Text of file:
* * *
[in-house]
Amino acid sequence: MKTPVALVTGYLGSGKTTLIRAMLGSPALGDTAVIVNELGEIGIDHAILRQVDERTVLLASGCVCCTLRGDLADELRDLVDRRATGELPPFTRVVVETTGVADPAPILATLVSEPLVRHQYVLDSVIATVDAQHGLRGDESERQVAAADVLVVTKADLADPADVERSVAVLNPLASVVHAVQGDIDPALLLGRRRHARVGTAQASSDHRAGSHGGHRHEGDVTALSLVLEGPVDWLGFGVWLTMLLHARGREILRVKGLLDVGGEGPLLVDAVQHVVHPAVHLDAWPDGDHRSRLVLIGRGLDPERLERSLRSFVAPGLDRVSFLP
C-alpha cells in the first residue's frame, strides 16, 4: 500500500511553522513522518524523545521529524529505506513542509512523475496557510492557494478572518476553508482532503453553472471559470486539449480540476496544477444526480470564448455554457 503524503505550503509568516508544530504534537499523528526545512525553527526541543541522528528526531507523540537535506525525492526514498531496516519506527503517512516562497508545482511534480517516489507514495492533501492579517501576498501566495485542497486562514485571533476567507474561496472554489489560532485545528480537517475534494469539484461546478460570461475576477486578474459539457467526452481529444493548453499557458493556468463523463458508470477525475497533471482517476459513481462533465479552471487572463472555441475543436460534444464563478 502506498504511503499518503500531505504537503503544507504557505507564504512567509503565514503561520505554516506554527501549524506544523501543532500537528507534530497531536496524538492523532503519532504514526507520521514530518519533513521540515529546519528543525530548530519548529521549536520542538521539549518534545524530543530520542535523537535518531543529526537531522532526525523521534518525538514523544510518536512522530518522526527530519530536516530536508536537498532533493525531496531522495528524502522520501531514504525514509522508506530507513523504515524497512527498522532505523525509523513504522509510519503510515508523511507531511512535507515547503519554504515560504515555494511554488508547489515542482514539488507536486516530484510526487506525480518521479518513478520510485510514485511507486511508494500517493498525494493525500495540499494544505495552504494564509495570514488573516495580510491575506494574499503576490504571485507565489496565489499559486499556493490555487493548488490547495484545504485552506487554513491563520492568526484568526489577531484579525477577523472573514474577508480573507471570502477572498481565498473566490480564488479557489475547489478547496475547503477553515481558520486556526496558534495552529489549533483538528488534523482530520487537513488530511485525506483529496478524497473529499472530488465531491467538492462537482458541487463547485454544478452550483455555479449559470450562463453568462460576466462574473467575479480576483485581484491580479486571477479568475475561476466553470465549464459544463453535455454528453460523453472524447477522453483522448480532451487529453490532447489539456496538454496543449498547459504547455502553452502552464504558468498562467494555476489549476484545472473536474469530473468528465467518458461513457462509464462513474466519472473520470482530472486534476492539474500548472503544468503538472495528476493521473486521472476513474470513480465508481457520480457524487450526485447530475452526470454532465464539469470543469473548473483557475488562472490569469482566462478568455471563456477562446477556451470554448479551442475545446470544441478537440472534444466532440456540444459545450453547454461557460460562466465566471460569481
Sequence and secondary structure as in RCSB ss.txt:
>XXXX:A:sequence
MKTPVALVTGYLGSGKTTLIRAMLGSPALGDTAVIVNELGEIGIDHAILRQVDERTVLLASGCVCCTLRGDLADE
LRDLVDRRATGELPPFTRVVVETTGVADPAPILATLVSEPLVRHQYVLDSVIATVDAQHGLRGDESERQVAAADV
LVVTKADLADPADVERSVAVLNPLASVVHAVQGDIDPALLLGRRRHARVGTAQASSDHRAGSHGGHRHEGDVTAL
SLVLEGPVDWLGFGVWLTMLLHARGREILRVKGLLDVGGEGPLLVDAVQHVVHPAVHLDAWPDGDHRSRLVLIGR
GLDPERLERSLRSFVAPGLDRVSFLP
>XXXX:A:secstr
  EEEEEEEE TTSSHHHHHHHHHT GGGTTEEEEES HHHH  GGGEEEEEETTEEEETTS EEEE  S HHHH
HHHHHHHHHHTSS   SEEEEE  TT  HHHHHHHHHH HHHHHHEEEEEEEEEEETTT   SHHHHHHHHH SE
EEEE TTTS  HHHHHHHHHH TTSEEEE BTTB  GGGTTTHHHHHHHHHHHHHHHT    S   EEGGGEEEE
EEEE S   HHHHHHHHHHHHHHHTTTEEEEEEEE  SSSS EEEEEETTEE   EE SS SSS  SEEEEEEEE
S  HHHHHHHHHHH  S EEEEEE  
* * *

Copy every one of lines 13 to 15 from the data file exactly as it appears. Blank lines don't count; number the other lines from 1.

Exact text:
HHHHHHHHHHTSS   SEEEEE  TT  HHHHHHHHHH HHHHHHEEEEEEEEEEETTT   SHHHHHHHHH SE
EEEE TTTS  HHHHHHHHHH TTSEEEE BTTB  GGGTTTHHHHHHHHHHHHHHHT    S   EEGGGEEEE
EEEE S   HHHHHHHHHHHHHHHTTTEEEEEEEE  SSSS EEEEEETTEE   EE SS SSS  SEEEEEEEE